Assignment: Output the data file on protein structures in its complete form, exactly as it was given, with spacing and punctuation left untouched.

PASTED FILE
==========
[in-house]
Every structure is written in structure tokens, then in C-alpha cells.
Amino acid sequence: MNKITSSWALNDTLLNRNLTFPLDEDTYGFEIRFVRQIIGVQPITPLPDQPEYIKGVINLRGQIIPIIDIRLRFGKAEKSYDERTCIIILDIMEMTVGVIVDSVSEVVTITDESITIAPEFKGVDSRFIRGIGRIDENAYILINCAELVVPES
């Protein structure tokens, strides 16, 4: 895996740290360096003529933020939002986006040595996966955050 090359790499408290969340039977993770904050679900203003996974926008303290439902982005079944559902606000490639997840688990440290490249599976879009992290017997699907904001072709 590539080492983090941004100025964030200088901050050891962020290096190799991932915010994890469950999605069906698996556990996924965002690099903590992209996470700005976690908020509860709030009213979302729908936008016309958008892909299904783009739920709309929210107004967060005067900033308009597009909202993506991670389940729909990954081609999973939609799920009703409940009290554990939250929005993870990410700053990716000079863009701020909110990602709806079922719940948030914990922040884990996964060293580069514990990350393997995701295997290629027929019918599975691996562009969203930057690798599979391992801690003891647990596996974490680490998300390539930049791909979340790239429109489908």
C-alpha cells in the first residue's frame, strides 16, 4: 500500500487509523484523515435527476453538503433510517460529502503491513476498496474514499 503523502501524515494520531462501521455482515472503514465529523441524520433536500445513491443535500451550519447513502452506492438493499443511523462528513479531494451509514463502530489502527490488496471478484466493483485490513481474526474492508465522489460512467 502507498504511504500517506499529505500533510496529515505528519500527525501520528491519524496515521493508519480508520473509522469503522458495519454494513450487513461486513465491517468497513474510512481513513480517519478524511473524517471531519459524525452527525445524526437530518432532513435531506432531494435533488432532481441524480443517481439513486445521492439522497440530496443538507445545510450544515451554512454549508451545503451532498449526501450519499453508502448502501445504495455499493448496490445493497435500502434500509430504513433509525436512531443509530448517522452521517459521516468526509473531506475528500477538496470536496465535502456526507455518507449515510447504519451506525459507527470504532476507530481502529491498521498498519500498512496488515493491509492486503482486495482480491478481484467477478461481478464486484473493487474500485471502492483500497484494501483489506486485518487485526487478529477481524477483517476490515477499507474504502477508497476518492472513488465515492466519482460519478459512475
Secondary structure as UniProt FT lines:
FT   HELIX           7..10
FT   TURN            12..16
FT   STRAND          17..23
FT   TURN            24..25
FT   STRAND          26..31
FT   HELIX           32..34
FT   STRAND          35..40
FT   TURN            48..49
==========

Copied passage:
[in-house]
Every structure is written in structure tokens, then in C-alpha cells.
Amino acid sequence: MNKITSSWALNDTLLNRNLTFPLDEDTYGFEIRFVRQIIGVQPITPLPDQPEYIKGVINLRGQIIPIIDIRLRFGKAEKSYDERTCIIILDIMEMTVGVIVDSVSEVVTITDESITIAPEFKGVDSRFIRGIGRIDENAYILINCAELVVPES
């Protein structure tokens, strides 16, 4: 895996740290360096003529933020939002986006040595996966955050 090359790499408290969340039977993770904050679900203003996974926008303290439902982005079944559902606000490639997840688990440290490249599976879009992290017997699907904001072709 590539080492983090941004100025964030200088901050050891962020290096190799991932915010994890469950999605069906698996556990996924965002690099903590992209996470700005976690908020509860709030009213979302729908936008016309958008892909299904783009739920709309929210107004967060005067900033308009597009909202993506991670389940729909990954081609999973939609799920009703409940009290554990939250929005993870990410700053990716000079863009701020909110990602709806079922719940948030914990922040884990996964060293580069514990990350393997995701295997290629027929019918599975691996562009969203930057690798599979391992801690003891647990596996974490680490998300390539930049791909979340790239429109489908």
C-alpha cells in the first residue's frame, strides 16, 4: 500500500487509523484523515435527476453538503433510517460529502503491513476498496474514499 503523502501524515494520531462501521455482515472503514465529523441524520433536500445513491443535500451550519447513502452506492438493499443511523462528513479531494451509514463502530489502527490488496471478484466493483485490513481474526474492508465522489460512467 502507498504511504500517506499529505500533510496529515505528519500527525501520528491519524496515521493508519480508520473509522469503522458495519454494513450487513461486513465491517468497513474510512481513513480517519478524511473524517471531519459524525452527525445524526437530518432532513435531506432531494435533488432532481441524480443517481439513486445521492439522497440530496443538507445545510450544515451554512454549508451545503451532498449526501450519499453508502448502501445504495455499493448496490445493497435500502434500509430504513433509525436512531443509530448517522452521517459521516468526509473531506475528500477538496470536496465535502456526507455518507449515510447504519451506525459507527470504532476507530481502529491498521498498519500498512496488515493491509492486503482486495482480491478481484467477478461481478464486484473493487474500485471502492483500497484494501483489506486485518487485526487478529477481524477483517476490515477499507474504502477508497476518492472513488465515492466519482460519478459512475
Secondary structure as UniProt FT lines:
FT   HELIX           7..10
FT   TURN            12..16
FT   STRAND          17..23
FT   TURN            24..25
FT   STRAND          26..31
FT   HELIX           32..34
FT   STRAND          35..40
FT   TURN            48..49